Avoid Performance Review Nightmares

November 18, 2009

Old economy performance evaluations focus equally on areas of achievement and areas for improvement. This is daft because every bit of research on employee performance continually reports that up to 50% of staff feel disengaged at work. If we want an economic turn around it begins one manager to one employee at a time.

Gallop researchers and best selling authors Doug Clifton and Tom Raith prove over and over that companies who outperform their competition have staff who answer YES to the question “Do you use your best skills every day?” Let’s be clear, the organization with the best talent does not win. The organization that maximizes and listens to that talent does. ( )

I’m not saying avoid discussing areas of weakness in a performance evaluation, but I am saying to contextualize those weaknesses. If you have a peak performing sales rep that sucks at paperwork you have to ask yourself what matters: sales or administrivia? Hire them an assistant a day a week and streamline the paperwork so they can do more of what they do best. Sales people love to sell, let them.

Most employees feel invisible to management because management is under the crazy illusion that they are the only ones who can solve the problems before them. You hire smart people and then you close the door, work longer hours, isolate yourselves in retreats and try to solve problems without the people closest to the solution. (Industrial Psychologist Tom Taveres, PhD wrote  The Mind Field to stop this craziness.)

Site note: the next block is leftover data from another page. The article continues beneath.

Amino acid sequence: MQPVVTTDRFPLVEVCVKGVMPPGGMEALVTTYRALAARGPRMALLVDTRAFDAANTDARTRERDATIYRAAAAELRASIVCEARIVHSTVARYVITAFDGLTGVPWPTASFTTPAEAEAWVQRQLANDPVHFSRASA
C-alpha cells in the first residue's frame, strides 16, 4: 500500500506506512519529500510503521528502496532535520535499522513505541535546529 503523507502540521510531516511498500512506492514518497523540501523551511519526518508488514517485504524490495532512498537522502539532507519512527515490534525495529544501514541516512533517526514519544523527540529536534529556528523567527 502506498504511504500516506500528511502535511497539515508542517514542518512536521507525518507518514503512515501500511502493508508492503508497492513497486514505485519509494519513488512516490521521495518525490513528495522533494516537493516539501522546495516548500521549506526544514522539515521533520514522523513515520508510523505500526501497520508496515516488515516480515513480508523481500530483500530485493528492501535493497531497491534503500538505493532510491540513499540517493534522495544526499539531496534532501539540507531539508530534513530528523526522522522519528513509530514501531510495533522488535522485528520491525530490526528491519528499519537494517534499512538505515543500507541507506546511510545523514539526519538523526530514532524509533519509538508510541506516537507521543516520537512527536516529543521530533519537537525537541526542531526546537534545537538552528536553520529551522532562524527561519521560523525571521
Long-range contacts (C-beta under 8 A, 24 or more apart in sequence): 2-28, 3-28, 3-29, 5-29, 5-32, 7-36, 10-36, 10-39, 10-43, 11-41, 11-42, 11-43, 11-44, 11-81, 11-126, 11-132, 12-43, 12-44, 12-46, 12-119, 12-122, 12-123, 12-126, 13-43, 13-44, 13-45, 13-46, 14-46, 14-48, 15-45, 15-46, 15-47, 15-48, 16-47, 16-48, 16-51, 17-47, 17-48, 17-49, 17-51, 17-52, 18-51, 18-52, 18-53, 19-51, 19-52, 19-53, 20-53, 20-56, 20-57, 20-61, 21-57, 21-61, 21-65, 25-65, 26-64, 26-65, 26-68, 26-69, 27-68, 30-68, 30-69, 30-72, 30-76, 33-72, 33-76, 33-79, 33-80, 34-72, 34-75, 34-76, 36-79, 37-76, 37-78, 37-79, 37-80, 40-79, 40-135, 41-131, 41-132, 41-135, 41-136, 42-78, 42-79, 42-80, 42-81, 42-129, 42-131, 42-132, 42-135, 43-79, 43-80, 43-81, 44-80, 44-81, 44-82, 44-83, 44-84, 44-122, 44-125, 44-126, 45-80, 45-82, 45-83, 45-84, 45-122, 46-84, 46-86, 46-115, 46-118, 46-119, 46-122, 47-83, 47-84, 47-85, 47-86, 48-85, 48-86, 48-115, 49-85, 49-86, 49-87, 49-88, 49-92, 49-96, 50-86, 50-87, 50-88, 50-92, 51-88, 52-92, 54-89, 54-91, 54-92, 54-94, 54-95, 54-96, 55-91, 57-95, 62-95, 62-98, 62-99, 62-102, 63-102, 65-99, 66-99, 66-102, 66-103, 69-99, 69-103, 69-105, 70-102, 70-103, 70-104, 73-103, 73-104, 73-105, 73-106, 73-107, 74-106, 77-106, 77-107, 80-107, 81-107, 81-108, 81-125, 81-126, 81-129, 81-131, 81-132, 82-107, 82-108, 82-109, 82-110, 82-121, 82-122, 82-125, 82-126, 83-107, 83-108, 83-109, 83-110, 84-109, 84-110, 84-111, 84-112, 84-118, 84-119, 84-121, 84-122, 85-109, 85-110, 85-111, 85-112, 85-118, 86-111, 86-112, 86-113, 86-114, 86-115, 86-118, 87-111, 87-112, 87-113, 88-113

A performance appraisal is the time to value your talent. This means mirroring back their success stories “I really value how you did a, b and c on that project.” The pace of doing this over and over might drive you crazy with impatience, but you have to reflect back the achievements so your people feel heard, seen, and valued. Then ask them how you can involve them more in driving your organization’s success. Ask what skills they would like to be using more often. And then get really brave and ask for two suggestions on how you could improve as their manager. Trust me, you and your organization have blind spots and your  staff know them but people are too scared or fed up to tell you.  Follow up on your performance as a manager. “Last month you gave me two ideas to improve, how am I doing?” (Thank you Marshall Goldsmith for this tip from What Got You Here Won’t Get You There)

If you want the best out of your people, rethink the performance evaluation. Make this rare moment of undivided attention an opportunity to build not destroy employee engagement.

Louise Karch, M.Ed.


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Good is no longer good enough. The goal is perfection and the path that takes us there leads to excellence.
Louise B. Karch